Henry, Jr. et al v. Wal-Mart Stores East, LP et al, No. 3:2019cv00176 - Document 34 (S.D. Ohio 2021)

Court Description: ENTRY AND ORDER GRANTING DEFENDANTS' MOTION FOR SUMMARY JUDGMENT, ECF 27 , AND TERMINATING CASE. Signed by Judge Thomas M. Rose on 9/10/2021. (bjr)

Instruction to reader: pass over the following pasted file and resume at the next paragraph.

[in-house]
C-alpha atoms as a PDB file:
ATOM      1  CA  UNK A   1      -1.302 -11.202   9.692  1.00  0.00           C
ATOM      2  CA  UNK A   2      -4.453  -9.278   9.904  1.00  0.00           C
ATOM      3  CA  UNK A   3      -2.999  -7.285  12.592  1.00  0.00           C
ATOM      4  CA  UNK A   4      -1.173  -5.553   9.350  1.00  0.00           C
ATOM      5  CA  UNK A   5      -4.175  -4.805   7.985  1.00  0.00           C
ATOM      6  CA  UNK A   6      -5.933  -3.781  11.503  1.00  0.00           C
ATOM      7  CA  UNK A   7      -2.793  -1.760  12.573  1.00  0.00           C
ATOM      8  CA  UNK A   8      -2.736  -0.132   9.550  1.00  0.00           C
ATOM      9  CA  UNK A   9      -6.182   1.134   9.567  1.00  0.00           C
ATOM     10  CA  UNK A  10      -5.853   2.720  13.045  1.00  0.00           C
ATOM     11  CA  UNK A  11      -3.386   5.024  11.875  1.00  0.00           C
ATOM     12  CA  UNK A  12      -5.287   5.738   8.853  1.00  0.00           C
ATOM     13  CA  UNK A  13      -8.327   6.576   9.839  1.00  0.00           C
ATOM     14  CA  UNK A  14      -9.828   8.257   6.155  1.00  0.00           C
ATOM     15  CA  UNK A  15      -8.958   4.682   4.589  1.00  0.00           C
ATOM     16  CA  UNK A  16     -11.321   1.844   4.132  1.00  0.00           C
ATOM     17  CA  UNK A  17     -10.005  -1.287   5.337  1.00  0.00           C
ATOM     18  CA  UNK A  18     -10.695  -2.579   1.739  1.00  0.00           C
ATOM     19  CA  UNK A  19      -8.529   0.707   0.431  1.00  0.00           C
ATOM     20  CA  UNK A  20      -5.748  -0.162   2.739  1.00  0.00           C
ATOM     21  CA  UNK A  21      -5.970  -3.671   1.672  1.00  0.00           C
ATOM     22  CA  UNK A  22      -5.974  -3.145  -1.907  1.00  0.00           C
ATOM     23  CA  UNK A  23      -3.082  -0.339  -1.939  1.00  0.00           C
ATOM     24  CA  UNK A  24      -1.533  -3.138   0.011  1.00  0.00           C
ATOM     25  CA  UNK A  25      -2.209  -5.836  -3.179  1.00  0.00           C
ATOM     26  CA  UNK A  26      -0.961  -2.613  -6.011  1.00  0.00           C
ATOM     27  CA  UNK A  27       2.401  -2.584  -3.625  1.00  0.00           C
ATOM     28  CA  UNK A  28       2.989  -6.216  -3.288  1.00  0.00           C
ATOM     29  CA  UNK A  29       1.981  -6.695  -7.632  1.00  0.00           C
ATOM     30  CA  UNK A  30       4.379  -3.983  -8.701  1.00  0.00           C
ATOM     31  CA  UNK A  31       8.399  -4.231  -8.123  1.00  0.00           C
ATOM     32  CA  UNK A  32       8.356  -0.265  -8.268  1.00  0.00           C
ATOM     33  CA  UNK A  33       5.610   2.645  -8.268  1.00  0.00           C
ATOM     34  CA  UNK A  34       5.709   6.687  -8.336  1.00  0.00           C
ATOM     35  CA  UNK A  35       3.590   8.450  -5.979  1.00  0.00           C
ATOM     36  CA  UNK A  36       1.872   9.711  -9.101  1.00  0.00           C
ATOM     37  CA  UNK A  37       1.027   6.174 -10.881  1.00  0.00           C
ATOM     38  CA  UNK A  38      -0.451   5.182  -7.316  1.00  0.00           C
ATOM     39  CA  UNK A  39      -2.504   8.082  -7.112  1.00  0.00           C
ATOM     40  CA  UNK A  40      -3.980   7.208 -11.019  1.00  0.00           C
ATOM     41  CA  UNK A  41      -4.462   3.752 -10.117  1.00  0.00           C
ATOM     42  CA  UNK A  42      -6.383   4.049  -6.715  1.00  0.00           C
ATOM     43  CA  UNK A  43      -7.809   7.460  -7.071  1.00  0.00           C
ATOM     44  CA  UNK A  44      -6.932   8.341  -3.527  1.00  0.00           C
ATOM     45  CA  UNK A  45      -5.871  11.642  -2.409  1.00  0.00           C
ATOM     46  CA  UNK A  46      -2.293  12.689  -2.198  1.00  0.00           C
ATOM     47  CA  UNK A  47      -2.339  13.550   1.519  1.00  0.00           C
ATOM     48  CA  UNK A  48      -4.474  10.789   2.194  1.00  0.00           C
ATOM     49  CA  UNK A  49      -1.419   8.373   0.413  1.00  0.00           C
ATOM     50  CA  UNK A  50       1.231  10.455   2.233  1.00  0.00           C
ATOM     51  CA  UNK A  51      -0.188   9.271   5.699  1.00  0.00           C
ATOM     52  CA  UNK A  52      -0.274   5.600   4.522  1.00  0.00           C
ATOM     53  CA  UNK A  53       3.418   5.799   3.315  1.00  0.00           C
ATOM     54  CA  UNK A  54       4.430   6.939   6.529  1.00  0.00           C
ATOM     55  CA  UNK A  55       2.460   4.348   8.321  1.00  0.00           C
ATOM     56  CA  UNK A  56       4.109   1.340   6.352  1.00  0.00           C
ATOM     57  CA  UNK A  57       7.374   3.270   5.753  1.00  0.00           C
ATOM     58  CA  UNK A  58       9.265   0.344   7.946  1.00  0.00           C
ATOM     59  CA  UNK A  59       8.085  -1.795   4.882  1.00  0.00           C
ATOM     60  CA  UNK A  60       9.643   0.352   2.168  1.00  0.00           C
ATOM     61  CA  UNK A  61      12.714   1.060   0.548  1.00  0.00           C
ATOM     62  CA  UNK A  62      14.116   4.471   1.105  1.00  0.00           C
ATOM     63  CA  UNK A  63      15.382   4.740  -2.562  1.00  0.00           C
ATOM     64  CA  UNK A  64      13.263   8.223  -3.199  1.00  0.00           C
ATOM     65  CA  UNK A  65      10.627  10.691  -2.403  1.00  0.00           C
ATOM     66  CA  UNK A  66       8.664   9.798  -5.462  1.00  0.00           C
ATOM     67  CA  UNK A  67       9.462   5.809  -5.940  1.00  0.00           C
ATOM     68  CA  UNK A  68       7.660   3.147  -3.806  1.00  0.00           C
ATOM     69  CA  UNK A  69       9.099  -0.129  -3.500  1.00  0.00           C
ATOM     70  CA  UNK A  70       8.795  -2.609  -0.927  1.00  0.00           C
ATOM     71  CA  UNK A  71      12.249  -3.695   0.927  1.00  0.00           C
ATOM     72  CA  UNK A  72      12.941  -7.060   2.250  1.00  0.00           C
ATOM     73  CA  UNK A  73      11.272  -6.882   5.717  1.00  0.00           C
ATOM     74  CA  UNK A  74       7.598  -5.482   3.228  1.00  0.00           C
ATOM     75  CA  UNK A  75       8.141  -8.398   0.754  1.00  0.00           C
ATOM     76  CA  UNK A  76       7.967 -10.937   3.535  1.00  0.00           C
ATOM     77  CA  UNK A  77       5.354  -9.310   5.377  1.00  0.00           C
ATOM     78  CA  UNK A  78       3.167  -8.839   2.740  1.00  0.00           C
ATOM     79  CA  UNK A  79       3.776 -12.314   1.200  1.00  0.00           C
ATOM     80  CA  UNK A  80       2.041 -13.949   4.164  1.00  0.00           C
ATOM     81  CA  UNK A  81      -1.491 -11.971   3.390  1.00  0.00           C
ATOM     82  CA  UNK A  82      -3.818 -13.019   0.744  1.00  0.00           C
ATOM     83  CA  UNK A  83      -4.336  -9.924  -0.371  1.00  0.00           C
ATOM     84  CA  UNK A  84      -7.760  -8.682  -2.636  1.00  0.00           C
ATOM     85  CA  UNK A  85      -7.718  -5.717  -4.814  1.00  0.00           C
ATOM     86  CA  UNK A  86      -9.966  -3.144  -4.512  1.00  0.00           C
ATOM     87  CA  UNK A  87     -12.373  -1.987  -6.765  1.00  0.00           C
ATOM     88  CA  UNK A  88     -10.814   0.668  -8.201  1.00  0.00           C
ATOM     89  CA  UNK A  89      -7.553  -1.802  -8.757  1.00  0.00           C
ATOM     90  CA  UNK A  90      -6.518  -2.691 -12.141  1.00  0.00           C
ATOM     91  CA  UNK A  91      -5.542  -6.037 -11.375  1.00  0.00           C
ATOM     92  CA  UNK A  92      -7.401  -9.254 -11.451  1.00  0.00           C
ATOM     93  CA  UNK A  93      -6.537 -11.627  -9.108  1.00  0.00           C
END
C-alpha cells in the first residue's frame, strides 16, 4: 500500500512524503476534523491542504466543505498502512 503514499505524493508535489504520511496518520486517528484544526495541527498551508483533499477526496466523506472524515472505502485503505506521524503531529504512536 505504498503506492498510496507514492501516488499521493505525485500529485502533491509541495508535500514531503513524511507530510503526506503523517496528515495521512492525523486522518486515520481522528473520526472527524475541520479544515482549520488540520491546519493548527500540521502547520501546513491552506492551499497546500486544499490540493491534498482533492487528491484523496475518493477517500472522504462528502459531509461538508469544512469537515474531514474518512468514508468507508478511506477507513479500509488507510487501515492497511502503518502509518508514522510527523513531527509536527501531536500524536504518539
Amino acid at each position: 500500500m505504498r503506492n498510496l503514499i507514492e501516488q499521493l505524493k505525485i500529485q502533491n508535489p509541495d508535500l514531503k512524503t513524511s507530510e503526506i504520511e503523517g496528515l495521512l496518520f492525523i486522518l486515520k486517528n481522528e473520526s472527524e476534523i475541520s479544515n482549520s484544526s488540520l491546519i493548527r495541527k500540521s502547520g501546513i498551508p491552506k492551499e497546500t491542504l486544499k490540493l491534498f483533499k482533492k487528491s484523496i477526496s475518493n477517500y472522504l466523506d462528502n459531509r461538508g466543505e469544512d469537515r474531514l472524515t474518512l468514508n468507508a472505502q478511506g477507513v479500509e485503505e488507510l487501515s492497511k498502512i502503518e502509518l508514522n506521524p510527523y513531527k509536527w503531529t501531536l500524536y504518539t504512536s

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Henry, Jr. et al v. Wal-Mart Stores East, LP et al Doc. 34 Case: 3:19-cv-00176-TMR-SLO Doc #: 34 Filed: 09/10/21 Page: 1 of 12 PAGEID #: 205 UNITED STATES DISTRICT COURT SOUTHERN DISTRICT OF OHIO WESTERN DIVISION AT DAYTON Clifford Henry, et al., Plaintiffs, v. Case No. 3:19-cv-176 Judge Thomas M. Rose Wal-Mart Stores East LP, et al., Defendants. ENTRY AND ORDER GRANTING DEFENDANTS’ MOTION FOR SUMMARY JUDGMENT, ECF 27, AND TERMINATING CASE. Pending before the Court is Defendants’ Wal-Mart Stores East LP and Wal-Mart Real Estate Business Trust Motion for Summary Judgment. ECF 27. Plaintiffs, Clifford and Sandra Henry claim Clifford Henry tripped and fell at a Wal-Mart store on a lump in a rubber floor mat, causing serious injuries. I. Background On March 14, 2018, Plaintiffs visited the Wal-Mart store located in Vandalia, Ohio. (ECF 29-1, Henry Dep. at 35:4-35:12). Plaintiffs frequently visited this Wal-Mart, and, if the Henrys were going shopping, this was the store they would usually go to. Id. at 35-36, line 13-7, PageID 112. Shortly after checking out, Plaintiffs proceeded to exit the store. (Id., at 38:3-38:14). While on their way toward the exit, Plaintiffs walked past the customer service area, restrooms, and a nail salon. (Id., at 49:7-49: 11). Henry was looking straight ahead as he made his way Dockets.Justia.com Case: 3:19-cv-00176-TMR-SLO Doc #: 34 Filed: 09/10/21 Page: 2 of 12 PAGEID #: 206 toward the exit. (Id., at 46:10-46:12). As Plaintiffs approached the ice machine near the nail salon, Henry tripped on a floor mat placed in front of the ice machine. (Id., at 48: 17-48:20). A Wal-Mart associate noticed that the end of the mat was folded under the mat, creating a hump. (“Q. Okay. So you're saying that you could see the rug right before he fell? A: “Yes, ma'am.” Q: “And what did you see on the rug?” A: “The tip curled under with a little hump where someone had kicked the rug.” ECF 29-2, PageID 175, ll. 15-20.) Henry fell to the floor and sustained serious injuries, including injuries to his right shoulder and both elbows, as well as loss of consciousness and bodily functions. (Id., at 49:1649:22). Henry did not observe the mat until after his fall. (Id., at 40:7-40:22; “And did you see anything that you believe caused you to fall?” A. The only thing that I seen was the mat on the floor that I can remember.” ECF 26-1, PageID 113, 39:23-40:1) There was no water on the floor in front of the ice machine. Id. at 45, line 22-23, PageID 114. Rather, Henry claims that he simply got “caught” on the mat as he was walking past the ice machine. Id. at 49, line 9-16, PageID 115. Henry knows that he tripped on a rubber mat because he saw the mat after his fall. Id. at 42, line 17-22, PageID 114. After he fell, Henry was caught on the mat as his wife was attempting to help him up. Id. 42, line 13-22, PageID 114. He had no problem seeing the mat in the photographs after the fall, and the photographs themselves demonstrate a large, black rubber mat on the brown store floor. Id. at 43, lines 9-14, PageID 114; see also ECF 26-1, PageID 132. Just before Henry tripped over the floor mat, an employee of Wal-Mart, Deborah Jeffries was entering the store through the grocery side entrance when she observed a bump on the floor mat. (Jeffries Dep., ECF 29- 2, at 42:6-42:14; 44:2-44:8). Jeffries testified that she had 2 Case: 3:19-cv-00176-TMR-SLO Doc #: 34 Filed: 09/10/21 Page: 3 of 12 PAGEID #: 207 seen a bump on that same floor mat on previous occasions and that she has "straightened it out before." (Id., at 42:12-42:14). Jeffries explained that she and other Wal-Mart employees would frequently straighten out the floor mats in front of the two ice machines in the front of the store due to heavy traffic passing through that area. (Id., at 17:18-17:25). As an employee of WalMart, Jeffries received training on trip and fall accidents. (Id., at 14:3-14:12). Specifically, Jeffries testified that she and other Wal-Mart employees were trained to look for curled rugs or floor mats. (Id., at 14:13-14:18). Employees of Wal-Mart were trained to deal with tripping hazards "immediately." (ECF 29-3, Hill Dep. at 34:21-35:1). Employees of Wal-Mart are required to ensure that tripping hazards are dealt with and that the store is "safe for employees and customers." (Id., at 35:235:9). Employees of Wal-Mart are also required to conduct safety sweeps on an hourly basis at the top of each hour. (Id., at 74:5-74: 18). Wal-Mart's policies and procedures further require employees to ensure that floor mats are clean, flat, and dry and to notify management so that floor mats that do not lie flat can be discarded or replaced. (Id., at 89:10-89:21). During the hour preceding the incident, the area near the ice machine and floor mat at issue experienced heavy traffic. (Wal-Mart Video at time stamp 06:25:55 PM - 07:26:45 PM). The video shows some customers walking directly over the floor mat (Id. at 06:34:44 PM; 06:34:58 PM; 06:41:34 PM; 06:42:20 PM; 06:42:35 PM; 06:43:47 PM; 06:47:23 PM; 06:49:13 PM; 06:53:13 PM; 06:53:33 PM; 06:53:48 PM; 06:54:12 PM; 06:54:58 PM; 06:56:03 PM; 06:57:02 PM; 06:58:45 PM- 06:58:53 PM; 06:59:10 PM; 07:02:30 PM; 07:02:46 PM; 07:07:07 PM; 07:07:56 PM; 07:12:11 PM; 07:17:56 PM; 07:19:24 PM; 07:21:18 PM; 07:21:37 PM 3 Case: 3:19-cv-00176-TMR-SLO Doc #: 34 Filed: 09/10/21 Page: 4 of 12 PAGEID #: 208 07:23:29 PM; 07:25:27 PM) while others actively avoid the floor mat (Id., at 06:30:43; 06:31 :20 PM; 06:31 :56 PM; 06:32:24 PM; 06:32:35 PM; 06:33:28 PM; 06:33:39 PM; 06:34:58 PM; 06:35:04 PM; 06:35:47 PM; 06:36:44 PM; 06:41:14 PM; 06:41:29 PM; 06:42:04 PM; 06:42:33 PM; 06:45:05 PM; 06:46:55 PM; 06:48:13 PM; 06:50:10 PM; 06:53:05 PM; 06:54:14 PM; 06:55:26 PM; 06:57:36 PM; 06:59:36 PM- 06:59:42 PM; 06:59:53 PM; 07:02:14 PM; 07:03:47 PM; 07:04:16 PM; 07:04:46 PM; 07:06:39 PM; 07:07:43 PM; 07:08:10 PM; 07:10:25 PM; 07:10:37 PM; 07:11:10 PM; 07:12:20 PM; 07:14:01 PM; 07:16:02 PM; 07:16:10 PM; 07:22:24 PM; 07:24:58 PM). Another customer stumbled over the floor mat at issue less than ten minutes before Henry tripped. (Id., at 07:17:05 PM). In the Video, Henry approaches the floor mat with no defects visible from the location of the camera. (Id., at 07:26:22 PM - 07:26:41 PM). There does not appear to be an open and obvious danger associated with the floor mat at issue. (Id.). Nevertheless, Henry trips over the floor mat. (Id., at 07:26:46). Despite Wal-Mart's policy to conduct a safety sweep every hour, not a single employee was seen performing a required safety sweep of the area in front of the ice machine during the hour preceding Henry's fall. (Id., at 06:25:55 PM - 07:26:45 PM). On May 13, 2019, the Henrys sued Wal-Mart Stores East, LP and Wal-Mart Real Estate Business Trust in the Court of Common Pleas for Montgomery County, Ohio. ECF 3. Wal-Mart Stores East, LP is a Delaware limited partnership of which WSE Management, LLC is the general partner and WSE Investment, LLC is the limited partner. The principal place of business for these entities is Bentonville, Arkansas. Defendant Walmart Real Estate Business Trust is a Delaware real estate business trust, is an indirectly, wholly-owned subsidiary of Wal-Mart, Inc. The principal 4 Case: 3:19-cv-00176-TMR-SLO Doc #: 34 Filed: 09/10/21 Page: 5 of 12 PAGEID #: 209 place of business of Walmart Real Estate Business Trust is Bentonville, Arkansas. As Plaintiffs are residents of Ohio, Defendants removed to federal court. ECF 1. Defendants filed a motion for summary judgment on all claims. ECF 27. Plaintiff filed a response. ECF 29. Defendants have replied, ECF 31, rendering the matter ripe for decision. II. Standard The standard of review applicable to motions for summary judgment is established by Federal Rule of Civil Procedure 56 and associated case law. Rule 56 provides that summary judgment “shall be rendered forthwith if the pleadings, depositions, answers to interrogatories, and admissions on file, together with the affidavits, if any, show that there is no genuine issue as to any material fact and that the moving party is entitled to a judgment as a matter of law.” Fed. R. Civ. P. 56(c). Alternatively, summary judgment is denied “[i]f there are any genuine factual issues that properly can be resolved only by a finder of fact because they may reasonably be resolved in favor of either party.” Hancock v. Dodson, 958 F.2d 1367, 1374 (6th Cir. 1992) (quoting Anderson v. Liberty Lobby, Inc., 477 U.S. 242, 250 (1986)). Thus, summary judgment must be entered “against a party who fails to make a showing sufficient to establish the existence of an element essential to that party’s case, and on which that party will bear the burden of proof at trial.” Celotex Corp. v. Catrett, 477 U.S. 317, 322 (1986). The party seeking summary judgment has the initial burden of informing the court of the basis for its motion, and identifying those portions of the pleadings, depositions, answers to interrogatories, admissions and affidavits which it believes demonstrate the absence of a genuine issue of material fact. Id., at 323. The burden then shifts to the nonmoving party who “must set 5 Case: 3:19-cv-00176-TMR-SLO Doc #: 34 Filed: 09/10/21 Page: 6 of 12 PAGEID #: 210 forth specific facts showing that there is a genuine issue for trial.” Anderson, 477 U.S., at 250 (quoting Fed. R. Civ. P. 56(e)). Once the burden of production has shifted, the party opposing summary judgment cannot rest on its pleadings or merely reassert its previous allegations. It is not sufficient to “simply show that there is some metaphysical doubt as to the material facts.” Matsushita Elec. Indus. Co., Ltd. v. Zenith Radio Corp., 475 U.S. 574, 586 (1986). Rule 56 “requires the nonmoving party to go beyond the pleadings” and present some type of evidentiary material in support of its position. Celotex Corp., 477 U.S., at 324. In determining whether a genuine issue of material fact exists, a court must assume as true the evidence of the nonmoving party and draw all reasonable inferences in the favor of that party. Anderson, 477 U.S., at 255. If the parties present conflicting evidence, a court may not decide which evidence to believe by determining which parties’ affiants are more credible. 10A Wright & Miller, Federal Practice and Procedure, § 2726. Rather, credibility determinations must be left to the fact-finder. Id. Finally, in ruling on a motion for summary judgment, “[a] district court is not…obligated to wade through and search the entire record for some specific facts that might support the nonmoving party’s claim.” InterRoyal Corp. v. Sponseller, 889 F.2d 108, 111 (6th Cir. 1989). Thus, in determining whether a genuine issue of material fact exists on a particular issue, the court is entitled to rely upon the Rule 56 evidence specifically called to its attention by the parties. In addition to moving for summary judgment on Plaintiff’s federal claim, Defendant is seeking summary judgment on Defendant’s claim brought under Ohio law. In reviewing a claim under Ohio law, this Court must interpret Ohio law consistent with the interpretations of the 6 Case: 3:19-cv-00176-TMR-SLO Doc #: 34 Filed: 09/10/21 Page: 7 of 12 PAGEID #: 211 Supreme Court of Ohio. Northland Ins. Co. v. Guardsman Prods. Inc., 141 F.3d 612, 617 (6th Cir. 1998). Specifically, this Court must apply the substantive law of Ohio “‘in accordance with the then-controlling decision of the highest court of the State.”’ Imperial Hotels Corp. v. Dore, 257 F.3d 615, 620 (6th Cir. 2001) (quoting Pedigo v. UNUM Life Ins. Co., 145 F.3d 804, 808 (6th Cir. 1998). Also, to the extent that the highest court in Ohio has not addressed the issue presented, this Court must anticipate how Ohio’s highest court would rule. Id. (quoting Bailey Farms, Inc. v. NOR-AM Chem. Co., 27 F.3d 188, 191 (6th Cir. 1994)). III. Analysis In a premises liability action under Ohio law, a plaintiff must show that “the defendant failed to exercise due care.” Boles v. Montgomery Ward & Co., 153 Ohio St. 381, 389, 92 N.E.2d 9 (1982). Proving this breach of a duty requires an affirmative demonstration from the evidence. Wiedle v. Remmel, 42 Ohio St.2d 335, 328 N.E.2d 391 (1975). In other words, to establish a genuine issue of material fact and survive a motion for summary judgment, a plaintiff has to be able to establish more than “the fact that a person slipped … on a floor,” because that alone “is not sufficient to establish negligence.” Sterling v. Penn Traffic Co., 129 Ohio App.3d 809, 812, 719 N.E.2d 82 (10th Dist.1998). Property owners are not expected to be insurers of the safety of their invitees. Paschal v. Rite Aid Pharmacy, Inc., 18 Ohio St.3d 203, 480 N.E.2d 474 (1985). Thus, store owners do not have a legal duty to protect an invitee against obvious dangers which the invitee can reasonably be expected to discover and protect against. Simmers v. Bentley Constr. Co., 64 Ohio St. 3d 643, 644, 697 N.E.2d 504 (1992). However, a shopkeeper does not owe invitees a duty to warn of any dangers on his property that are open and obvious. Armstrong, 99 Ohio St.3d 79 at ¶ 5. Therefore, the open and obvious 7 Case: 3:19-cv-00176-TMR-SLO Doc #: 34 Filed: 09/10/21 Page: 8 of 12 PAGEID #: 212 doctrine "acts as a complete bar to any negligence claims." Id. Courts have established that "the open and obvious nature of the hazard itself serves as a warning." Simmers v. Bentley Constr. Co., 64 Ohio St.3d 642, 644, 597 N.E.2d 504 (1992). Under these circumstances, "the owner or occupier may reasonably expect that persons entering the premises will discover those dangers and take appropriate measures to protect themselves." Simmers, 64 Ohio St.3d at 644. While "the dangerous condition at issue does not actually have to be observed by the plaintiff to be an 'open and obvious' condition under the law," it must be observable. Boston v. A&B Sales, Inc., 7th Dist. Belmont No. 11 BE 2, 20 l l-Ohio-6427, at ¶ 28 (Dec. 7, 2011). Furthermore, the question as to whether a condition is open and obvious generally is one that may be decided as a matter of law. Goodson v. Millenium & Copthorne Hotels, PLC, No. l:13-cv-502, 2015 U.S. Dist. LEXIS 797, at *12- 13 (S.D. Ohio, Jan. 6, 2015) (citing Nageotte v. Cafaro Co., 8th Dist. Erie No. E-04-015, 160 Ohio App. 3d 702, 711, 828 N.E.2d 683 (6th Dist. App. 2005)). The Ohio Supreme Court reaffirmed the open and obvious doctrine in Armstrong v. Best Buy Co., 99 Ohio St.3d 79, 2003-Ohio-2573, 788 N.E.2d 1088 (2003). The Court declared that where a danger is open and obvious, a storeowner owes no duty of care to patrons regarding that condition. Id. at syllabus. The function of the open and obvious doctrine is to relieve a landowner from the duty to guard against dangers “that are known to such invitee or are so obvious and apparent to such invitee that he may reasonably be expected to discover them and protect himself from them.” Paschal v. Rite Aid Pharmacy, Inc., 18 Ohio St.3d 203, 480 N.E.2d 474 (1985). Business owners do have a legal duty to protect against latent hazards, or those that are not discoverable by ordinary inspection. Jung v. Davies, Montgomery App. No. 24046, 2011Ohio1134, at ¶ 40. Further, “[t]he issue is not whether an individual observes a condition, but 8 Case: 3:19-cv-00176-TMR-SLO Doc #: 34 Filed: 09/10/21 Page: 9 of 12 PAGEID #: 213 whether the condition is capable of being observed.” Id., (citing Lydic v. Lowe's Cos., Inc., Franklin App. No. 01AP-1432, 2002-Ohio-5001, ¶10). The open and obvious doctrine “properly considers the nature of the dangerous condition itself, as opposed to the nature of the plaintiff's conduct in encountering it.” Armstrong at ¶ 13. In view of this, when a plaintiff is injured by an open and obvious danger, summary judgment is appropriate because the duty of care necessary to establish negligence does not exist as a matter of law. See Armstrong ¶ 14–15; see also Bumgardner v. Wal-Mart Stores, Inc., 2d Dist. Montgomery No. 2002-CA-11, 2002 -Ohio- 6856, ¶ 14 (The open and obvious doctrine exists, relates to the duty prong of negligence, and acts as a bar to recovery); Smith v. Kroger Co., 12th Dist. Butler No. CA2010–09–233, 2011 -Ohio- 1871, ¶ 14 (Where a hazard is not hidden from view or concealed and is discoverable by ordinary inspection, the court may properly sustain a summary judgment against the claimant). In Mostyn v. CKE Restaurants, Inc., 6th Dist. Williams No. WM-08-018, 2009-Ohio-2934, a plaintiff tripped and fell on a rug in the entryway of an Ohio Turnpike rest stop restaurant. Mostyn v. CKE Restaurants, Inc., 6th Dist. Williams No. WM-08-018, 2009-Ohio-2934, ¶ 5. The plaintiffs asserted claims of negligence and loss of consortium, arguing that the restaurant’s floor mat was defective. Id. at ¶ 6, 9. Specifically, the plaintiffs argued the rug was “molded” vertically upright at its edge and, therefore, posed a tripping hazard to customers. Id. The court affirmed summary judgment in favor of the defendant-restaurant based on the open and obvious doctrine. Id. ¶ 17. The court highlighted three important considerations. First, the mat was visible to customers. Id. at ¶ 17. The record contained no evidence indicating the mat was in a poorly lit area, and the mat was a different color than the tile so as to be clearly distinguished from the floor. Id. Second, the 9 Case: 3:19-cv-00176-TMR-SLO Doc #: 34 Filed: 09/10/21 Page: 10 of 12 PAGEID #: 214 record contained no evidence that the mat was defective. Id. ¶ 18. That the mat may have been “curled or bunched at the edge so as not to be perfectly flat,” was not enough to prove the mat’s defectiveness. Id. Last, the court noted that plaintiff admitted she was not looking down and watching where she was walking when her fall occurred. Id. at ¶ 17. Based on the above considerations, the court found the mat constituted an open and obvious condition and granted summary judgment in favor of the defendant-restaurant. Id. at ¶ 21. The facts of the instant case are virtually identical to those in Mostyn. The mat was in a well-lit, unobstructed area and clearly visible to customers. Clifford was able to identify the mat in pictures at his deposition. ECF 26-1 Clifford Henry Depo. at 43, line 6-12, PageID 114; see also Exhibit 2, PageID 132. The pictures show that the area in which the floor mat sat was well-lit and unobstructed. See ECF 26-1, Clifford Henry Depo., Exhibit 2, PageID 132-33. Furthermore, Clifford noted the divergent color of the mat (black) and store floor (brown) in his deposition testimony when shown a photo of the scene of the incident. Id. at 43- 44, line 11-3, PageID 114. Clifford testified that he is not sure whether the mat was even folded prior to his fall or whether he, instead, caused the mat to fold with his fall. Id. at 44-45, line 22-18, PageID 114. Indeed, Clifford was not looking down at the time of his fall, rather he was looking straight ahead. Id. at 46, line 2-12, PageID 115 (“Q. If you had been looking down at the ground prior to your fall, would you have seen this mat? A. I really wasn't looking down, so I don't know how to answer that.”). Accordingly, here, as in Mostyn, clear visibility of the mat and testimony of Clifford stating he was not looking down, fulfills the threshold question concerning the existence of an open and obvious danger in Ohio (whether a danger is observable, rather than whether the danger was 10 Case: 3:19-cv-00176-TMR-SLO Doc #: 34 Filed: 09/10/21 Page: 11 of 12 PAGEID #: 215 actually observed). Wal-Mart had no duty to warn of an open and obvious hazard. A hazard does not actually have to be observed by the plaintiff prior to the fall to be an open and obvious hazard. Instead, the determinative issue is whether the hazard is observable. Silbernagel v. Meijer Stores Ltd. Partnership, 12th Dist. Butler No. CA2006-02-040, 2006-Ohio-5658, ¶ 10. The evidence and testimony of Clifford establishes that the mat was an open and obvious hazard. Thus, Wal-Mart cannot be liable in negligence because there was no duty for Wal-Mart to breach as it relates to the mat. Customers in retail stores “are under a duty to use ordinary care so as to provide for their own safety, which includes a duty to look where they are walking.” Howard v. Wal-Mart Stores, Inc., 1996 WL 613664 (8th App. Dist. Oct. 24, 1996) (citing Parsons v. Lawson, 57 Ohio App.3d 49, 51 (5th App. Dist. 1989). While Plaintiff argues Defendant had constructive knowledge of a defect, this only initiates a duty to warn if the hazard is latent or concealed. Jackson v. Kings Island, 58 Ohio St. 2d 357, 358 (1979); Perry v. Eastgreen Realty Co., 53 Ohio St. 2d 51 (1978); Johnson v. Wagner Provision Co., 141 Ohio St. 584, 589 (1943). IV. Conclusion Because the mat and any possible fold in it were open and obvious to Henry, had he looked, Wal-Mart is not liable to him under Ohio law for damages resulting from his fall. Thus, Defendants’ Motion for Summary Judgment, ECF 27, is GRANTED and the instant case is TERMINATED on the docket of the United States District Court for the Southern District of Ohio at Dayton. DONE and ORDERED in Dayton, Ohio, this Friday, September 10, 2021. 11 Case: 3:19-cv-00176-TMR-SLO Doc #: 34 Filed: 09/10/21 Page: 12 of 12 PAGEID #: 216 s/Thomas M. Rose ________________________________ THOMAS M. ROSE UNITED STATES DISTRICT JUDGE -12-